Keep Reading Show less
The Planet

For more than 20 years. Sen. Susan Collins (R-ME) has served the citizens of Maine in the U.S. Senate. For most of that time, she has enjoyed a hard-fought reputation as a moderate Republican who methodically builds bridges and consensus in an era of political polarization. To millions of political observers, she exemplified the best of post-partisan leadership, finding a "third way" through the static of ideological tribalism.

However, all of that has changed since the election of Donald Trump in 2016. Voters in Maine, particularly those who lean left, have run out of patience with Collins and her seeming refusal to stand up to Trump. That frustration peaked with the nomination of Brett Kavanaugh to the Supreme Court.

Keep Reading Show less
NHM Vienna/Hans Reschreiter

Wealth inequality has been a hot topic of discussion as of late, but it's something that's occurred all throughout history. Class structure is a complicated issue, especially when you consider that haves and have nots have been in existence for over 4,000 years.

A study published in Science took a look at over 100 late Neolithic and early Bronze Age skeletons found in a burial site in southern Germany. The study "shed light on the complexity of social status, inheritance rules, and mobility during the Bronze Age." Partly by looking at their teeth and the artifacts they were buried with, researchers were able to discover that wealth inequality existed almost 4,000 years ago. "Our results reveal that individual households lasting several generations consisted of a high-status core family and unrelated low-status individuals, a social organization accompanied by patrilocality and female exogamy, and the stability of this system over 700 years," the study said.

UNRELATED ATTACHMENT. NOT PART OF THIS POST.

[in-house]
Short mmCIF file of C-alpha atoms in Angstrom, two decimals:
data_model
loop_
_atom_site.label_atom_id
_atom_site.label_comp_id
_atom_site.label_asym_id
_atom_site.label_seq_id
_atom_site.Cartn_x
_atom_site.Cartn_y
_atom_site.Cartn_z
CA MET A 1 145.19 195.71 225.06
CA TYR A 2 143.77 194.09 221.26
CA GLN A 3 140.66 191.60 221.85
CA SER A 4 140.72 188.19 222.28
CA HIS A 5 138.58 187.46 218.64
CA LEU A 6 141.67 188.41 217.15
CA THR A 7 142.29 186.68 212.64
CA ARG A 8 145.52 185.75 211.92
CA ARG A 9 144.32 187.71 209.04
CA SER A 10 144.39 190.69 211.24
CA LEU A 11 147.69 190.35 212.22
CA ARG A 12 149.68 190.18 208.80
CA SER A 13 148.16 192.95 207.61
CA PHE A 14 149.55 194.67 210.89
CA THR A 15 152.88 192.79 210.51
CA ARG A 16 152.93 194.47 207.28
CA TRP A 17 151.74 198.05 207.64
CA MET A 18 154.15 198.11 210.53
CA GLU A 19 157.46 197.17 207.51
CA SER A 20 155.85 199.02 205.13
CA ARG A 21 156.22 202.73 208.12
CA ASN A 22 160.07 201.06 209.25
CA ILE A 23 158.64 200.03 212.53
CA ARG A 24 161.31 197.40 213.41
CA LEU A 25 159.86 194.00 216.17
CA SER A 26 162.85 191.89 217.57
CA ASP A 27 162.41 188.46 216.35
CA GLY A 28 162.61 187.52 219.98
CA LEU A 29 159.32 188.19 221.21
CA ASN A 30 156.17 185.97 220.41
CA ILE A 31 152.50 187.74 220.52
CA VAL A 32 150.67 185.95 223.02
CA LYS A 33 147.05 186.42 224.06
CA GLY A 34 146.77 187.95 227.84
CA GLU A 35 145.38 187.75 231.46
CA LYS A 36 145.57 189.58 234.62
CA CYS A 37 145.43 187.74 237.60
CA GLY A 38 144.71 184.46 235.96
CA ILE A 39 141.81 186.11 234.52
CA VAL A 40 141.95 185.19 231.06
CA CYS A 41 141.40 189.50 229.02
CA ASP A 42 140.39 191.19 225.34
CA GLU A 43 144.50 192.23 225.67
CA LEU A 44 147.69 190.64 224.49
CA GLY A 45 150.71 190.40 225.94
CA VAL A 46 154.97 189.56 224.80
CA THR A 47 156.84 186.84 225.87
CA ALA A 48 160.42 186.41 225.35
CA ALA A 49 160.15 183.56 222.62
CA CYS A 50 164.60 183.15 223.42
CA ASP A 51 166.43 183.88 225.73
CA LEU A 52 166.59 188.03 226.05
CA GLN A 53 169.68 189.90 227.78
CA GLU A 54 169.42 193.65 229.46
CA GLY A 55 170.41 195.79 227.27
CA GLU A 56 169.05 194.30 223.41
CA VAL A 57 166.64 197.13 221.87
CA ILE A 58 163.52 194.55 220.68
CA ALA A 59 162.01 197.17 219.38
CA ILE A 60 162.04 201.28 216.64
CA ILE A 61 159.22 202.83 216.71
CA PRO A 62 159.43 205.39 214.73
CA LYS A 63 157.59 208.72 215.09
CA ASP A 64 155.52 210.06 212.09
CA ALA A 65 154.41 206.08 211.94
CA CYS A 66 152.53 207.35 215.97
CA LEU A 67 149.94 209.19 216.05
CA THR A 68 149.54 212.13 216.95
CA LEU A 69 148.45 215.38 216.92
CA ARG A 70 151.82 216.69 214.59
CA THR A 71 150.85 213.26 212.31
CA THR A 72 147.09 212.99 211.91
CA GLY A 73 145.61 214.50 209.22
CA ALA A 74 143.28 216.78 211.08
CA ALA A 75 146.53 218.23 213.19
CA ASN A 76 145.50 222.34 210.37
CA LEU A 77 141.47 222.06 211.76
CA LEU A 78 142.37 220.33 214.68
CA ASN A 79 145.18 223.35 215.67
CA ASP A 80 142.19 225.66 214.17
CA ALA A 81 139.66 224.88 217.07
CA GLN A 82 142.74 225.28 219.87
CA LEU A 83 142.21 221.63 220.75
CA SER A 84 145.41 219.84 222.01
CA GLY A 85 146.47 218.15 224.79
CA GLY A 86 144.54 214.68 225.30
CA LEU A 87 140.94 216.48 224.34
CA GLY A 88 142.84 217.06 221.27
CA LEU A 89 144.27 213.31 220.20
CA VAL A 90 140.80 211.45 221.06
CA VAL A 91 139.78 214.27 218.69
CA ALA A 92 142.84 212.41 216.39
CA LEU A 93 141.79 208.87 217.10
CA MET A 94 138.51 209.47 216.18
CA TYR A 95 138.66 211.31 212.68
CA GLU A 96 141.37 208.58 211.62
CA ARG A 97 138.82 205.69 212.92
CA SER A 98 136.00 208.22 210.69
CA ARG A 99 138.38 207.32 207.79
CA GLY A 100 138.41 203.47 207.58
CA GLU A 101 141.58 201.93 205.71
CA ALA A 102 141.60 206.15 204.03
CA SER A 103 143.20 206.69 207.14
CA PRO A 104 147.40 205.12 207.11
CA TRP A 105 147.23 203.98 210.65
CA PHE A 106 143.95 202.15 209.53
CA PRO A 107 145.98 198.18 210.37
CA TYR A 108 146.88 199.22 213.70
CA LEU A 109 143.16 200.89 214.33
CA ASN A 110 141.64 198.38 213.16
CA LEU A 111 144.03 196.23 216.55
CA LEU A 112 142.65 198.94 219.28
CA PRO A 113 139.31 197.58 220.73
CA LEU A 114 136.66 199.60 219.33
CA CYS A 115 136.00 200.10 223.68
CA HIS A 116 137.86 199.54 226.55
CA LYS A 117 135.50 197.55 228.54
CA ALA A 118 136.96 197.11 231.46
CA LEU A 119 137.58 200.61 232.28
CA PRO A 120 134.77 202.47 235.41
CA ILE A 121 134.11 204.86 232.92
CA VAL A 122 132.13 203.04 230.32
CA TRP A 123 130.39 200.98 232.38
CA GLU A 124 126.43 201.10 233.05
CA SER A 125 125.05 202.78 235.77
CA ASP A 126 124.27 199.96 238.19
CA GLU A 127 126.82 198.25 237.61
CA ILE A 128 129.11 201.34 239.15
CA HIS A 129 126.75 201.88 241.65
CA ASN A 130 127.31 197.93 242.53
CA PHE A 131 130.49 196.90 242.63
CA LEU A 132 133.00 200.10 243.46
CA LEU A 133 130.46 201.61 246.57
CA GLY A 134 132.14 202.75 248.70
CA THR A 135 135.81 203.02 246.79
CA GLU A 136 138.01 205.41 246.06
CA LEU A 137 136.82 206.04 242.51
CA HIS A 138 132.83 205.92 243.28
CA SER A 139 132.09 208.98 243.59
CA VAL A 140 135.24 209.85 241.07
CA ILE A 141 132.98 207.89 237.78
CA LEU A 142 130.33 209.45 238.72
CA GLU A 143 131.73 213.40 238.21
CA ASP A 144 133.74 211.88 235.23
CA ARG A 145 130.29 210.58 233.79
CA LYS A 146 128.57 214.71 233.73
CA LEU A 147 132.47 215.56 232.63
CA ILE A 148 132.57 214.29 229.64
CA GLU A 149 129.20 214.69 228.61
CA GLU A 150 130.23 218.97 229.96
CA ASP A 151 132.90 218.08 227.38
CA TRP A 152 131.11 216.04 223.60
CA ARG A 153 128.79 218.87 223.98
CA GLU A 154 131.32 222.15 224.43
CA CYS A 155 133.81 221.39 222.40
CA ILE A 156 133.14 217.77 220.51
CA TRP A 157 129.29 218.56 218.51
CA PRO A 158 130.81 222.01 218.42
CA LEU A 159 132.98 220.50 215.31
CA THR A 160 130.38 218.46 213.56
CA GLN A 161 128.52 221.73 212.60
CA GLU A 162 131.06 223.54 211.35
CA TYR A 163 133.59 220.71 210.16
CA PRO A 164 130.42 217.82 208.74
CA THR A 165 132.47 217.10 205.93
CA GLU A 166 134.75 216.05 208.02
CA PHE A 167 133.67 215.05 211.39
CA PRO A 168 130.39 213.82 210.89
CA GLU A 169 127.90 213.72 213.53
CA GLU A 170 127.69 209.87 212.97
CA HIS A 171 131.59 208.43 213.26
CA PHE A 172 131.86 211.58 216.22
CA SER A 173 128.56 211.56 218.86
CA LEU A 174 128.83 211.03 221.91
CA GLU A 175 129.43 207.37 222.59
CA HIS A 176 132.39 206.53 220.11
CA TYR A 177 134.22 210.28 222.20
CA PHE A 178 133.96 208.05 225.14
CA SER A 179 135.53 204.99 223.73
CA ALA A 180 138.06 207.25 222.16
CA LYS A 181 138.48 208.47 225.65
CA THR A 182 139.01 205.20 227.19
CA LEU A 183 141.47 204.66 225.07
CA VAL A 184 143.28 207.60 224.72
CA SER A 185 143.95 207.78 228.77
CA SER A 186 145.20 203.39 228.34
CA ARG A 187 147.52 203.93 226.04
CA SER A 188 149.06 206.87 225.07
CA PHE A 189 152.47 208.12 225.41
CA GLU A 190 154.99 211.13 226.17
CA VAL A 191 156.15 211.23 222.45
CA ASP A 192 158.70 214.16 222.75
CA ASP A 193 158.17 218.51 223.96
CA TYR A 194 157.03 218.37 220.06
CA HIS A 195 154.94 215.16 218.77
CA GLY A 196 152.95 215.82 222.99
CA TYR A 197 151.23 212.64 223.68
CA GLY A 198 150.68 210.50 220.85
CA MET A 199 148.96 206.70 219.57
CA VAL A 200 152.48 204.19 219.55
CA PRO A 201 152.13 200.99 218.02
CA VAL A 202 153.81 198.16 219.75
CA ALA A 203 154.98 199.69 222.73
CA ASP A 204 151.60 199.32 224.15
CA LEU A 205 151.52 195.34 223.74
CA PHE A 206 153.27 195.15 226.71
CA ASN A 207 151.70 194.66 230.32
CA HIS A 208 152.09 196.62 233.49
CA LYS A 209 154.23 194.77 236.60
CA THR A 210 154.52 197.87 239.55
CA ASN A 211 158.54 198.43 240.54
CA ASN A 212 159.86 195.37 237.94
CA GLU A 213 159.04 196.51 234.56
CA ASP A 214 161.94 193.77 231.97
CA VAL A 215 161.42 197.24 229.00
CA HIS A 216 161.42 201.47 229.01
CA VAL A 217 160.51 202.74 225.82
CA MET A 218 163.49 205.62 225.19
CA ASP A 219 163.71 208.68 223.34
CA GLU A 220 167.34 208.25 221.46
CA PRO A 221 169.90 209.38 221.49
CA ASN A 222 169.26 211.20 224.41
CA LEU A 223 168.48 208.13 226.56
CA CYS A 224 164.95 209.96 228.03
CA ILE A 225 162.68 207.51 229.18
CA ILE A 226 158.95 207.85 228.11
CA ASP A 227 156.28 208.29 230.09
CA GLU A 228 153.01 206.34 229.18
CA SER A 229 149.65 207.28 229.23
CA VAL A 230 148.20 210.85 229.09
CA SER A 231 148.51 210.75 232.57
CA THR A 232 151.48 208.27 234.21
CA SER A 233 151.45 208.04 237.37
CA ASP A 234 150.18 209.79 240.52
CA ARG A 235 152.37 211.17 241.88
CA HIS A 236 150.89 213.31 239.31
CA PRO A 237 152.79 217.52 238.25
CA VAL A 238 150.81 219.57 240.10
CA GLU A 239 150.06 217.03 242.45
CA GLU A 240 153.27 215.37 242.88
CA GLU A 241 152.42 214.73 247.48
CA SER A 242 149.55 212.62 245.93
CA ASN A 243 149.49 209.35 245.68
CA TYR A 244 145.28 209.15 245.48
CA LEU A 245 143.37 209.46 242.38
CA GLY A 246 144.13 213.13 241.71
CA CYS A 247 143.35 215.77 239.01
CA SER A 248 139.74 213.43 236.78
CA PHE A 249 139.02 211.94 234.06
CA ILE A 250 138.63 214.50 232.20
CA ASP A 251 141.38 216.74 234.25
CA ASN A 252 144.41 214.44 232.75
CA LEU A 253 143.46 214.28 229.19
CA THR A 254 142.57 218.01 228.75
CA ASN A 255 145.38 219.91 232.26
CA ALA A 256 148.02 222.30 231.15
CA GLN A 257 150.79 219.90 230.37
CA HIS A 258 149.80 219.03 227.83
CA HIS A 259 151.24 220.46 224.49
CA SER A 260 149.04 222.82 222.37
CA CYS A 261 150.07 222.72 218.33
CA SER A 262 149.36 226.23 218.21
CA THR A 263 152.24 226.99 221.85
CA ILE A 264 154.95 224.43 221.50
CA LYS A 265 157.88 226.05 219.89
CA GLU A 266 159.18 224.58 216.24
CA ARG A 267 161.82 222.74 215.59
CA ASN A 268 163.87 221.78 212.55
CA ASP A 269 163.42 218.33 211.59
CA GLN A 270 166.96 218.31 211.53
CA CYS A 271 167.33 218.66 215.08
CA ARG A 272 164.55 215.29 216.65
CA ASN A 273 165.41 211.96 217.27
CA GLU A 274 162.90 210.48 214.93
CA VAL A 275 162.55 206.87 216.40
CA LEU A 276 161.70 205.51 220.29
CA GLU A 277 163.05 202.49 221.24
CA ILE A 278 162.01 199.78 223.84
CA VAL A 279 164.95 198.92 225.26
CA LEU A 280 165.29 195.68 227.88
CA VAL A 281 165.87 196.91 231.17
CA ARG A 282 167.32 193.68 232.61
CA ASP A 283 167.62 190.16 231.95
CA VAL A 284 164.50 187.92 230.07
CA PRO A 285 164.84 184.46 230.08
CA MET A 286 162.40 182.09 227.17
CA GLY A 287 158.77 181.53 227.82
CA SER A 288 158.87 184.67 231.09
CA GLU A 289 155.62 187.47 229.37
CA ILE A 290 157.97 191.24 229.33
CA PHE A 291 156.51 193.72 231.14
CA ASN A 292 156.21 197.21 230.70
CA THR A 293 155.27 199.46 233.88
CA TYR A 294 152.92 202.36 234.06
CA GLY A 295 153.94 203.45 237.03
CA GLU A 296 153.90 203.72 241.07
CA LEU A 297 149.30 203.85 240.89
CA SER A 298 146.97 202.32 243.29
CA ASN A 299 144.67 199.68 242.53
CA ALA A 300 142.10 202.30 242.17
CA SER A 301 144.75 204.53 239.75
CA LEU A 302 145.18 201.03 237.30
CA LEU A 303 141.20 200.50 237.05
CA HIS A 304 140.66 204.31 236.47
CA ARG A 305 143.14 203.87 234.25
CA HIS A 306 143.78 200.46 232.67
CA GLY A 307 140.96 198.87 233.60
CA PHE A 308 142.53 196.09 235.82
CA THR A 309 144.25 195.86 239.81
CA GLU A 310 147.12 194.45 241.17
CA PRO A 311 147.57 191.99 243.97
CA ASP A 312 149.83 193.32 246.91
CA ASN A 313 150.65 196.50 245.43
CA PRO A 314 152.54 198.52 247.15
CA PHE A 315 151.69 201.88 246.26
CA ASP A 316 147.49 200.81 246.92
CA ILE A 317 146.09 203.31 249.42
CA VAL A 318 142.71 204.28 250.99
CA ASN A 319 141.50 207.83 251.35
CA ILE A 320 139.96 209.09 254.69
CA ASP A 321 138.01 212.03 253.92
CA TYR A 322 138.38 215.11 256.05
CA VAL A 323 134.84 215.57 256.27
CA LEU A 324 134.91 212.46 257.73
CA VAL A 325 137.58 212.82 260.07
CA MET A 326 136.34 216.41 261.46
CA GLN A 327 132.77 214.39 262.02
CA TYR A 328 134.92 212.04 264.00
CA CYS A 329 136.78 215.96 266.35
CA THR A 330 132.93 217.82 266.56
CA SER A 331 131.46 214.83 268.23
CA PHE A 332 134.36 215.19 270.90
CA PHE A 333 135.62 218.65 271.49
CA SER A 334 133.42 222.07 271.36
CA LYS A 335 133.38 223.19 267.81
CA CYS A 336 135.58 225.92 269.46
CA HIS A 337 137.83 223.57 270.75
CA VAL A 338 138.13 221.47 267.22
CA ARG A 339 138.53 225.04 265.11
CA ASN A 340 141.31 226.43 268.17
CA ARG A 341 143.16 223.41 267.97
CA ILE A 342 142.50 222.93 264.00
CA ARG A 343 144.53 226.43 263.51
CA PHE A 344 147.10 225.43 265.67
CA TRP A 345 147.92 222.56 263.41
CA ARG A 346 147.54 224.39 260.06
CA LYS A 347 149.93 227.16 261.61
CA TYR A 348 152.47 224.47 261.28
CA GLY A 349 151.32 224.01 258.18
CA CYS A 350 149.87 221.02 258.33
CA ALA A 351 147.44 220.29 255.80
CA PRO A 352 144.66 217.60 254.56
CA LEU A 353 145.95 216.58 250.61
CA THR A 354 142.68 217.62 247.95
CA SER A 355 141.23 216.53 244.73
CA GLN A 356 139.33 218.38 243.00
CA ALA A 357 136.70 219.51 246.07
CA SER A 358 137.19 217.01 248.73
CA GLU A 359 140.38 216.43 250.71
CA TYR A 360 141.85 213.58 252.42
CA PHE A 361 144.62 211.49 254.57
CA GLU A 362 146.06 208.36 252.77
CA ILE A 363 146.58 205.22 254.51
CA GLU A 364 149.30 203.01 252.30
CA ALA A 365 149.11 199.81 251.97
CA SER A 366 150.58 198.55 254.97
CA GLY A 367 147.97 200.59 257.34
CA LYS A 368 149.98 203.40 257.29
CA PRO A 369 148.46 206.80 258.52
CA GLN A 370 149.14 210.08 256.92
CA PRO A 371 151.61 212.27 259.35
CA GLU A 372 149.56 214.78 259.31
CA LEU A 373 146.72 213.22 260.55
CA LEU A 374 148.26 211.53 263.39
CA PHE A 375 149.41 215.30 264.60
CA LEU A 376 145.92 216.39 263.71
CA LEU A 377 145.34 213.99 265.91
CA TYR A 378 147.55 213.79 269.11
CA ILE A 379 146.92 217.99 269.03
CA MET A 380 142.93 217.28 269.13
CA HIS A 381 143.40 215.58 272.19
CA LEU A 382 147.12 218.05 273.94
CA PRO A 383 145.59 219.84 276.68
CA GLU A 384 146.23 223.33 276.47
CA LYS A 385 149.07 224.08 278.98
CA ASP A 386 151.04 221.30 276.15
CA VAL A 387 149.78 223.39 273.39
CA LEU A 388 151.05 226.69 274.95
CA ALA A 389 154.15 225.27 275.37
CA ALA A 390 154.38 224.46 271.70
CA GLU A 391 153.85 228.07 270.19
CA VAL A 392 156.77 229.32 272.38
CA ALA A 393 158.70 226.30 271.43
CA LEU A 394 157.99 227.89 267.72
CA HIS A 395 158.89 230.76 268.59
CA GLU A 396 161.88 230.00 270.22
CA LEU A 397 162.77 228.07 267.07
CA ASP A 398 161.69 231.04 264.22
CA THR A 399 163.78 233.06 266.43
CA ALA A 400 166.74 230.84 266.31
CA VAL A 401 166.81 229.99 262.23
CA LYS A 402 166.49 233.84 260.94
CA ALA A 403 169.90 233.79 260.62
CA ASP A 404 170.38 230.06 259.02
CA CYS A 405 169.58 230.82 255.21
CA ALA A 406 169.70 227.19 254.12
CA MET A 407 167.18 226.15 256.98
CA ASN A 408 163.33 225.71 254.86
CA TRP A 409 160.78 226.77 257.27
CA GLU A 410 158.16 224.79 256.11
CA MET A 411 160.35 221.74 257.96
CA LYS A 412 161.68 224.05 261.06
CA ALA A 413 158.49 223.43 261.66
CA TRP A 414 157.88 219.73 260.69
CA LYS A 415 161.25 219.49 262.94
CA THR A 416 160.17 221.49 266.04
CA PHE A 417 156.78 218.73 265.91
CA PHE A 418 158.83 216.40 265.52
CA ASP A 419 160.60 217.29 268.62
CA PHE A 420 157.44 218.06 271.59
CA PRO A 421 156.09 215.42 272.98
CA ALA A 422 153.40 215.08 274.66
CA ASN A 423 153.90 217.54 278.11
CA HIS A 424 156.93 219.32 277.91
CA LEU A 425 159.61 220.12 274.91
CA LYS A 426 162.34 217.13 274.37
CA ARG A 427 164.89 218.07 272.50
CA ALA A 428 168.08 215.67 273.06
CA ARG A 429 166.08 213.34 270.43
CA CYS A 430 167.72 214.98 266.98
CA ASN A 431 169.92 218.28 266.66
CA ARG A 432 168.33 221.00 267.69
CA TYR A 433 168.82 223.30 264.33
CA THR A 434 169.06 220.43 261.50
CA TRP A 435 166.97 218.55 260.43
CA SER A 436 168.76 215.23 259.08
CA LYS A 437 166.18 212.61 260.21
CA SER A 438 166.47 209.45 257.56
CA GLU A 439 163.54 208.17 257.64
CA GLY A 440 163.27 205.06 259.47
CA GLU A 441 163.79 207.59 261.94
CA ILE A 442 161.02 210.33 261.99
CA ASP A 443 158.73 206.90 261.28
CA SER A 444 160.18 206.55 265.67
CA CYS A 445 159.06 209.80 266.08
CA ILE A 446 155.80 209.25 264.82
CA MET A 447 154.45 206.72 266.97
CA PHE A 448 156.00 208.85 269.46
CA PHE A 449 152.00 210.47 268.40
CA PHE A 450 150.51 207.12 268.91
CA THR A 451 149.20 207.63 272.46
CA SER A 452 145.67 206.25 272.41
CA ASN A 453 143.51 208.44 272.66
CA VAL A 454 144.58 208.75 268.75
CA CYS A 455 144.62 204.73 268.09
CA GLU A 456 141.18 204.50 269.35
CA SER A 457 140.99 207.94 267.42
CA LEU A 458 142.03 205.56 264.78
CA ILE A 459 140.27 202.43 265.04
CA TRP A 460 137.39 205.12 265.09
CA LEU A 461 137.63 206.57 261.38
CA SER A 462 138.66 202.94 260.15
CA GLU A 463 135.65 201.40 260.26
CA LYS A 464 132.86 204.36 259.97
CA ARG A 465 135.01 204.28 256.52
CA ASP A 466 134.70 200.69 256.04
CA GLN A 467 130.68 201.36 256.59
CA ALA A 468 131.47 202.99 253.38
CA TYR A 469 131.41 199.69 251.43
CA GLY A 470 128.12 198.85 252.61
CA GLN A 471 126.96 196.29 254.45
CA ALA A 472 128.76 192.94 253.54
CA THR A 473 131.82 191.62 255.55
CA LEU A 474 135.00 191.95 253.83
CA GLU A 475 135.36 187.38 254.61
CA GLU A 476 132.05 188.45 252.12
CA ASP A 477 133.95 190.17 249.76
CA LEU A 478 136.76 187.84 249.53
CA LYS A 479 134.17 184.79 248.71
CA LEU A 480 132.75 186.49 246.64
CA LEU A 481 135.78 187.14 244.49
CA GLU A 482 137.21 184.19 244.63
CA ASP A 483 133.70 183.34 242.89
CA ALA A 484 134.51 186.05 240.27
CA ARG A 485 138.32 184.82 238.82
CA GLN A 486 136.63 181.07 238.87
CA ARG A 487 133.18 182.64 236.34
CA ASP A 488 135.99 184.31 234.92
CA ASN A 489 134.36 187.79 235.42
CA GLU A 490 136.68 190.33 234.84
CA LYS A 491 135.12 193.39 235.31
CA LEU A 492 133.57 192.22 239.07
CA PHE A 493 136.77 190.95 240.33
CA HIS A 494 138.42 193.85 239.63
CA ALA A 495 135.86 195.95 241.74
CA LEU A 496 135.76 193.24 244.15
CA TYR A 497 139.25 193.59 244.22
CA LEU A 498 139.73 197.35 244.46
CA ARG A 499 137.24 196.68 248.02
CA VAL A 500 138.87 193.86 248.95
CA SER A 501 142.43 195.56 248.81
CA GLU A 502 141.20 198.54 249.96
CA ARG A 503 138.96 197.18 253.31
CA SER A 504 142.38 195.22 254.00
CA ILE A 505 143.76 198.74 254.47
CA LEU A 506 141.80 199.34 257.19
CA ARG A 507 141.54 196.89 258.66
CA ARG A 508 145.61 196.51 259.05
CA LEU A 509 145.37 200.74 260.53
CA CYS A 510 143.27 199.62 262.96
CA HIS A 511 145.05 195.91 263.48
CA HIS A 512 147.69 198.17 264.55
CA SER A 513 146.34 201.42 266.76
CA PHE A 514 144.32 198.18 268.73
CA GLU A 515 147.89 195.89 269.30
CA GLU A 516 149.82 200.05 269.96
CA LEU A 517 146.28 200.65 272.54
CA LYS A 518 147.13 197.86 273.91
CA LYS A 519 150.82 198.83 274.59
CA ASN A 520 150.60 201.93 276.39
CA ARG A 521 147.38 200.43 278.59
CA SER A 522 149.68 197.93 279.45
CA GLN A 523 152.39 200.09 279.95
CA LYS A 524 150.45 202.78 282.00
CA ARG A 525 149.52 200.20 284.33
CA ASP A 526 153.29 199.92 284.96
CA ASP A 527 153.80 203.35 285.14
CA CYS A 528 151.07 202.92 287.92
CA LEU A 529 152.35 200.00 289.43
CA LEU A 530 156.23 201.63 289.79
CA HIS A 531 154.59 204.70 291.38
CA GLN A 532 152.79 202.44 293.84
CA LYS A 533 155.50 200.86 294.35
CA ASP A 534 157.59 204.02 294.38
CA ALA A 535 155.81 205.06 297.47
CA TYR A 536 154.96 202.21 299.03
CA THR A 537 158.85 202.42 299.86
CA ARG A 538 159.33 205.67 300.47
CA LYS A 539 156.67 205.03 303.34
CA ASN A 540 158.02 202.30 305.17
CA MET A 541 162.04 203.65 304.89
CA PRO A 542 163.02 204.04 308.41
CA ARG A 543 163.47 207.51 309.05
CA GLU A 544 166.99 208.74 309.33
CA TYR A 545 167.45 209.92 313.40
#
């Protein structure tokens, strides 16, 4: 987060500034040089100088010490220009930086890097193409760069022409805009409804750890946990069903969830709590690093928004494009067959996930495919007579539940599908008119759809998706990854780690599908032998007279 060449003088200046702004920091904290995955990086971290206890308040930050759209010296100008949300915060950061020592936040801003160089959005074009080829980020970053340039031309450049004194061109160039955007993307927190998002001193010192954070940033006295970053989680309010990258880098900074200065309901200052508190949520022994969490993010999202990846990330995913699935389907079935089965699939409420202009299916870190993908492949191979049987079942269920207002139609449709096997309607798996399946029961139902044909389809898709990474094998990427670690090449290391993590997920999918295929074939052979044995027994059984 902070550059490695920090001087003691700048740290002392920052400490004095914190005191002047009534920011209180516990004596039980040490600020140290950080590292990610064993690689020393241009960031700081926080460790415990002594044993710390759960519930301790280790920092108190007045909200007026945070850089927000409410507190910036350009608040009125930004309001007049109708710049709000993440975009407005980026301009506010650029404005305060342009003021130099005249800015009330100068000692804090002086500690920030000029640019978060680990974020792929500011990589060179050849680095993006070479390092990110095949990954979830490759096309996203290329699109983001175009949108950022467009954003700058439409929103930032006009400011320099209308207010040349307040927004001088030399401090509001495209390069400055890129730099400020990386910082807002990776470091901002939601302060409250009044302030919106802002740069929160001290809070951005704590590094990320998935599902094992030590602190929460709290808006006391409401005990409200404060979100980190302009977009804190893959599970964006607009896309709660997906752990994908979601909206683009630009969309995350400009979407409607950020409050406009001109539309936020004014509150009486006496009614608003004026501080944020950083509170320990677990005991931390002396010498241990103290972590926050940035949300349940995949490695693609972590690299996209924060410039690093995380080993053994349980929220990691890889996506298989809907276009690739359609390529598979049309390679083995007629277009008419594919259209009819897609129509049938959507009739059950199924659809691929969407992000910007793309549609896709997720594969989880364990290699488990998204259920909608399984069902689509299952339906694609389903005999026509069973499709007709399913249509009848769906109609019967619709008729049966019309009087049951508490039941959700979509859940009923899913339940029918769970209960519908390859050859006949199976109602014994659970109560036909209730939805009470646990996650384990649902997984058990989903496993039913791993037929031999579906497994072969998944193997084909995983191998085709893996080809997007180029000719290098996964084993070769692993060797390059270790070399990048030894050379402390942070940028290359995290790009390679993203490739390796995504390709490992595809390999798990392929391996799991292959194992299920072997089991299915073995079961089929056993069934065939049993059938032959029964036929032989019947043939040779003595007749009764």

Keep Reading Show less
via / Flickr and Dimitri Rodriguez / Flickr

Bernie Sanders' presidential campaign looks to be getting a huge big shot in the arm after it's faced some difficulties over the past few weeks.

Alexandria Ocasio-Cortez, a leading voice in the Democratic parties progressive, Democratic Socialist wing, is expected to endorse Sanders' campaign at the "Bernie's Back" rally in Queens, New York this Saturday.

Fellow member of "the Squad," Ilhan Omar, endorsed him on Wednesday.

Keep Reading Show less